There’s also the problem of hybridizing material: doing, say, crime comics as superhero comics, or teen soap operas in superhero drag, or a slacker superhero who’d rather watch TV than fight supervillains. As I’ve mentioned before, superhero comics have become, in effect, our noh drama, so stylized in approach that the audience has come to expect specific elements. This is why so few hybrid books work: superhero comics play to the superhero audience, they don’t play to the non-superhero audience, and the superhero elements must overwhelm the non-superhero elements in order to grip and hold any kind of audience at all. You can’t do superheroes as film noir because superheroes are about success and film noir is about failure. Weak superheroes don’t get over with audiences. (I’m talking emotionally, not physically, though physically weak superheroes are frowned on as well.) Any hybrid book is, ultimately, a superhero book first. Unless it’s a parody of a superhero book.
Ultimately, doing a superhero book to establish yourself is playing the system’s game. It perpetuates the delusion that creating superhero comics is the field’s top priority, and talent that climbs on board superhero comics waiting to arrive at the junction somewhere else usually wake up one day years later and realize superhero comics is all they ended up doing. It’s playing by the rules in a field where the rules don’t really benefit anyone, and change at the whim of those who make the rules, which usually means the big comics companies or Diamond. They’re arbitrary; we may as well stop treating them like natural law.
|“…doing a superhero book to establish yourself is playing the system’s game. It perpetuates the delusion that creating superhero comics is the field’s top priority…”|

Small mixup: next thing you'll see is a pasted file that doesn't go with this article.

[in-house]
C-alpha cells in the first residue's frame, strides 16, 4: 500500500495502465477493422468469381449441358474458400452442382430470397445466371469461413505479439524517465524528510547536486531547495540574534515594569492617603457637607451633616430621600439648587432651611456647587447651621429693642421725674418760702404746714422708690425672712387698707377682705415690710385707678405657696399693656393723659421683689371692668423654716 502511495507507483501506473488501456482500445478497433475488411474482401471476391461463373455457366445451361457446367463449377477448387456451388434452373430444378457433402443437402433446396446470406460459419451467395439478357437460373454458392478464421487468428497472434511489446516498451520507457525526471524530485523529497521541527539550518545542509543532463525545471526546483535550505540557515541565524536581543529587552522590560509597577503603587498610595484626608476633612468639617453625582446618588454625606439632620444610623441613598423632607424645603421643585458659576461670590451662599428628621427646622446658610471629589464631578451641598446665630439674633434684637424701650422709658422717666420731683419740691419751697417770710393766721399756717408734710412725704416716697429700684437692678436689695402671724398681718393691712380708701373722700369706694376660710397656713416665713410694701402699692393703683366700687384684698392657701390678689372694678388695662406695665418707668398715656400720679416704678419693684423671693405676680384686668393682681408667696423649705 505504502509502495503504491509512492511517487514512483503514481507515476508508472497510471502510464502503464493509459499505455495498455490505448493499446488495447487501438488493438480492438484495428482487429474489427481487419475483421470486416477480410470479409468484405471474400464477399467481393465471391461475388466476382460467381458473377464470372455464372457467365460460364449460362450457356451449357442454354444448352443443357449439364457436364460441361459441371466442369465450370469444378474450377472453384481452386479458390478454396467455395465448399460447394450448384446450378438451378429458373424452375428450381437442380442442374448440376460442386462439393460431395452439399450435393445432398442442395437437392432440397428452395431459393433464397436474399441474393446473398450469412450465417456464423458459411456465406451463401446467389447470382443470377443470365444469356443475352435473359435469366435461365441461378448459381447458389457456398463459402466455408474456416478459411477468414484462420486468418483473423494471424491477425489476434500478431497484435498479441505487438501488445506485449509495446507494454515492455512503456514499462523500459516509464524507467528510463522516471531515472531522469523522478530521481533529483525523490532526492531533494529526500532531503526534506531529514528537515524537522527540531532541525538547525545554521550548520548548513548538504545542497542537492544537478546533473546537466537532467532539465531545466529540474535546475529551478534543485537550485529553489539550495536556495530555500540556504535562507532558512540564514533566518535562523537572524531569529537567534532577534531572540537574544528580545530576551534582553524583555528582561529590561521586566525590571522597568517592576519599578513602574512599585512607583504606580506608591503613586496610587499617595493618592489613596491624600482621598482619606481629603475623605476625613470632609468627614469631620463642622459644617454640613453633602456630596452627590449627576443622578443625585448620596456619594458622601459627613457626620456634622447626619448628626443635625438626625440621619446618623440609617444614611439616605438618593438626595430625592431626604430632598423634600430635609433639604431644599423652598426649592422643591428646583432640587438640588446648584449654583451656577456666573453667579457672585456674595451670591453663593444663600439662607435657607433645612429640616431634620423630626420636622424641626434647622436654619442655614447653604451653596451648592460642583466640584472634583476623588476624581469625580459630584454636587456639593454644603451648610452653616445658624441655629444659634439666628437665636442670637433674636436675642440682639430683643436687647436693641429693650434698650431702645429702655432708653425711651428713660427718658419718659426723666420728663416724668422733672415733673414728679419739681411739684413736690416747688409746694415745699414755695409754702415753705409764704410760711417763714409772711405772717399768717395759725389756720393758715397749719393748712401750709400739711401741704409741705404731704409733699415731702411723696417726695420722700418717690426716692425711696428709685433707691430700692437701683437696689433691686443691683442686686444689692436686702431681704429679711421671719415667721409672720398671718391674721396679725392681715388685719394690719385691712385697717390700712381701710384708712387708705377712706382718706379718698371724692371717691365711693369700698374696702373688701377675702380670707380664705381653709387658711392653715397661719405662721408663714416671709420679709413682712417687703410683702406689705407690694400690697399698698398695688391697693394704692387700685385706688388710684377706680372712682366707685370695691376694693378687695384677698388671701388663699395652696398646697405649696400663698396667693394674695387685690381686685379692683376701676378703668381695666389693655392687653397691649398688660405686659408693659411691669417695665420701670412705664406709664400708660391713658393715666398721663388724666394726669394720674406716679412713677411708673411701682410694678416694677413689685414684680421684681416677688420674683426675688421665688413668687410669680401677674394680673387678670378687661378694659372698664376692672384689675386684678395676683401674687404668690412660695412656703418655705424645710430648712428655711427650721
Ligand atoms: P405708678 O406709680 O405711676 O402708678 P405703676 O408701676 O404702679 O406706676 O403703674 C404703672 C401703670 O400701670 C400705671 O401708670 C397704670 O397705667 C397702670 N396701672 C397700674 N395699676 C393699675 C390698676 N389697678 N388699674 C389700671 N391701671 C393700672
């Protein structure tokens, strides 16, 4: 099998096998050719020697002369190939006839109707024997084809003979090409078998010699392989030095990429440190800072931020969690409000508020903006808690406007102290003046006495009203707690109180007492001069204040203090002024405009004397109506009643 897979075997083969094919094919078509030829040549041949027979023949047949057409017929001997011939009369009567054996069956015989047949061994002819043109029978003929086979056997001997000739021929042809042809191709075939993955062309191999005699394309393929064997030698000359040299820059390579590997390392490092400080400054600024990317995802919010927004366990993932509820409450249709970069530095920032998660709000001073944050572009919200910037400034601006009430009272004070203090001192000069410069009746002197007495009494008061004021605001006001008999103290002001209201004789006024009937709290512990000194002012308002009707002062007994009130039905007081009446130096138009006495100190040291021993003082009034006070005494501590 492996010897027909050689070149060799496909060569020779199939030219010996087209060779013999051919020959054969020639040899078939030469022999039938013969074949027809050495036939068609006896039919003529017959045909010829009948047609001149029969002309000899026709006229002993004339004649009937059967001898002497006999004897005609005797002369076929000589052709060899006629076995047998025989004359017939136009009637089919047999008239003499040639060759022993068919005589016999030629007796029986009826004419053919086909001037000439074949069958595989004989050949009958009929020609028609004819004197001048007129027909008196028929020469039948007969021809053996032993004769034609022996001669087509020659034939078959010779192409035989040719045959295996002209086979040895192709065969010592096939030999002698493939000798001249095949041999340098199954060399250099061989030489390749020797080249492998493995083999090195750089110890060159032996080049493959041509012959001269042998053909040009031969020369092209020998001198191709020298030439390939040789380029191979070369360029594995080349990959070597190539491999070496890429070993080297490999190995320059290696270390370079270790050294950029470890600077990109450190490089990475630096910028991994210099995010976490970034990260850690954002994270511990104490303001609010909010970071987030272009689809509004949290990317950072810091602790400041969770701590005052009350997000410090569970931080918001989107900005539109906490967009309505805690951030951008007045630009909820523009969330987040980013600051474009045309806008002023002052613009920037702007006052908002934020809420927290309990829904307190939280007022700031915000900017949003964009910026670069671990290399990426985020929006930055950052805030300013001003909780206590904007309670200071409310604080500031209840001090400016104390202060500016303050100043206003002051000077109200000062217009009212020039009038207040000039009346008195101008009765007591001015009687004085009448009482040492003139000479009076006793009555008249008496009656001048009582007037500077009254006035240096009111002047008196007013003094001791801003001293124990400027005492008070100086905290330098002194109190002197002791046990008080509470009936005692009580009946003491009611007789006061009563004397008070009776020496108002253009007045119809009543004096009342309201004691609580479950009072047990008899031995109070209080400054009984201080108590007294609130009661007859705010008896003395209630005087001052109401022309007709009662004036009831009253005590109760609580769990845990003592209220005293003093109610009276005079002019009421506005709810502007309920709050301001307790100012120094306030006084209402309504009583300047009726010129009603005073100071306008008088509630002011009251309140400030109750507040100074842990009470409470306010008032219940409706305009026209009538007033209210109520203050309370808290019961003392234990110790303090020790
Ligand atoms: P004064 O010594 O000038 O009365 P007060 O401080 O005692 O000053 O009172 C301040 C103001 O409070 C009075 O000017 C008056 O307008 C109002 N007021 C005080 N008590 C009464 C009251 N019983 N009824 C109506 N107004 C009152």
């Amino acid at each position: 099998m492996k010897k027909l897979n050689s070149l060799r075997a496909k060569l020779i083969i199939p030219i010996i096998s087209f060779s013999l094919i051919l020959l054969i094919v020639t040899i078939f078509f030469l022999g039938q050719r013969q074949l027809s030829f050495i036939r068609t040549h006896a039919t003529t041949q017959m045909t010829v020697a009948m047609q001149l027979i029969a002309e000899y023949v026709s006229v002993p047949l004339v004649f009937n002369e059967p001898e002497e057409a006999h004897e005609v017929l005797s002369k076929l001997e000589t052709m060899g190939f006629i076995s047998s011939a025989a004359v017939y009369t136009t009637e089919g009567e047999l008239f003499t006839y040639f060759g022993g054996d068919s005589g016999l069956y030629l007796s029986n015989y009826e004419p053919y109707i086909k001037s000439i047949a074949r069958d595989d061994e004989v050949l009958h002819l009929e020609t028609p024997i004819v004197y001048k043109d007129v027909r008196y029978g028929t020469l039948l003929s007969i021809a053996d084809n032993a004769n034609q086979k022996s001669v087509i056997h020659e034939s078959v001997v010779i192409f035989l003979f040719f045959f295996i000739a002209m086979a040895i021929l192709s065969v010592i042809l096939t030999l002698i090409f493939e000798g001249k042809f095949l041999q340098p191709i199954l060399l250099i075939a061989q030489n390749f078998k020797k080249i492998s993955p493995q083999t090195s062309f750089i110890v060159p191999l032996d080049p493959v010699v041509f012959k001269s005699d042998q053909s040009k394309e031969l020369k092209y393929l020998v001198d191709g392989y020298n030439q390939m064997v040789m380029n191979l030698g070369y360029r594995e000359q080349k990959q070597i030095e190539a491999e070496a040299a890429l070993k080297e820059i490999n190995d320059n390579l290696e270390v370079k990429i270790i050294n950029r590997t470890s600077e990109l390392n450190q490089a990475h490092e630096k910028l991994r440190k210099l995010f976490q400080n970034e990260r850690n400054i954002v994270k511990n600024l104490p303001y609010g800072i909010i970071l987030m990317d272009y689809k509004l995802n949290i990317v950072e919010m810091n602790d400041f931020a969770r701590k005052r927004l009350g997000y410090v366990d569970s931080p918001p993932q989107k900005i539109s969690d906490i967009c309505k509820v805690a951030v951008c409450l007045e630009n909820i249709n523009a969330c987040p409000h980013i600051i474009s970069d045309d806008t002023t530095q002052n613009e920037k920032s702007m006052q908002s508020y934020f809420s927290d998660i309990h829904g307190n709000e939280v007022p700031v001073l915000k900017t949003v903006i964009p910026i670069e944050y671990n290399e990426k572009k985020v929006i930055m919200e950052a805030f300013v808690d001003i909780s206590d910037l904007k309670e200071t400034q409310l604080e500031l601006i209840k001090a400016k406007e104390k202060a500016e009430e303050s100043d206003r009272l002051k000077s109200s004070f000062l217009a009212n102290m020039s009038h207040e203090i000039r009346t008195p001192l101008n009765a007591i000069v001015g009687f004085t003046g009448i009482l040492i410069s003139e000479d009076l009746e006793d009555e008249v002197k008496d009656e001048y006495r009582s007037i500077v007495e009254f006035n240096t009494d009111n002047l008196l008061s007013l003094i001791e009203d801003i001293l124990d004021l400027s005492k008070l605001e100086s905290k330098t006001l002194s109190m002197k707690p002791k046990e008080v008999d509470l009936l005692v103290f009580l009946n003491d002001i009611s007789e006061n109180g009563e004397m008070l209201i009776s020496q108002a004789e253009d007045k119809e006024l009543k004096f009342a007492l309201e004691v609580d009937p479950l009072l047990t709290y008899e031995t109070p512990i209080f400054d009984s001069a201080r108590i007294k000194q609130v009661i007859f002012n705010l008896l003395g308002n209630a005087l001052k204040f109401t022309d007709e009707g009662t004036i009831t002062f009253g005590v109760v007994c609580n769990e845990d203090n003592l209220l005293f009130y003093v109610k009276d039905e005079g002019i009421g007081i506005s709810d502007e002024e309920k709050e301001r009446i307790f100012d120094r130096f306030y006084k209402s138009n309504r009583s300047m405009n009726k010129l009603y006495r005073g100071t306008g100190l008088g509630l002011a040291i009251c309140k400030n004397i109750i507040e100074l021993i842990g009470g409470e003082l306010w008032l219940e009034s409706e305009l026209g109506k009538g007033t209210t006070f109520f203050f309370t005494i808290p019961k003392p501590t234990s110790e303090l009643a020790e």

We’re in a time when the true quickest way to make a name for yourself is to break the rules, and follow your own path. Producer Michael Phillips, in his book THE SEVEN LAWS OF MONEY said do what you want well enough and money will follow. If a project is good enough, if the writing is sharp and the art exciting, someone will want to publish it regardless of costuming. Those are big ifs, of course, but life is risk. Playing the game is suicide. George Bernard Shaw once said, “When you begin by giving yourself to those you love, you end by hating those you’ve given yourself to.”
Everyone’s suddenly talking about changing comics, even if there’s no consensus on what to change them to. Ultimately, writers and artists are the only ones who can change them. The way to do material other than superhero comics, if that’s what you want to do, is to do it and do it so well that people will want to know what it’s about. To carve out your own path and follow it. Certainly DC, in its Vertigo and Homage lines and even in such mainstays as the DC Universe, has shown considerable publishing flexibility, even its marketing hasn’t been so evenhanded. If the business is geared toward marketing nothing but superheroes, it falls to us to self-market. We can wait for dealers to operate differently, for distributors, for publishers until we’re blue in the face, but if we don’t push change no one will, and the only real way we can push change is through the material.
If we don’t do it, who will?
X-MAN #66 is supposed to be out today, wrapping the first arc. Give it a read, let me know what you think. And next month we begin the “origin” story of the new style X-Man. Give it a look. All thine questions will be answered.
New on @VENTURE this coming Friday: lots more chapters of Mike Baron’s HODAG, plus new short stories by Rick Beckley and Scot Snow, and whatever else comes in between then and now. And if you haven’t read Matt Howarth’s return of the Post Bros. “L.A. Differential,” drop everything else you’re doing and go to @VENTURE and read it right now. You won’t regret it.
Anyone concerned with creator rights and work-for-hire issues should read Courtney Love’s Salon article on the music industry. Thanks to James Hass for the tip.
Question of the week: What relatively unknown talent now working in the comics field, in any creative capacity, do you expect to have a major effect on the field in the next five years, and why? This doesn’t include people who have already made their mark, like Grant Morrison or Alex Ross. These should be people most comics readers haven’t yet heard of: tomorrow’s superstars today.
Whatever questions you might have about me can probably be answered with a quick trip to Steven Grant’s Alleged Fictions (probably in a new location by next week). You can also express your own views at the Master Of The Obvious Message Board, or send me mail. Bear in mind that while I read all my mail, time constrains me from replying in most cases. Thanks.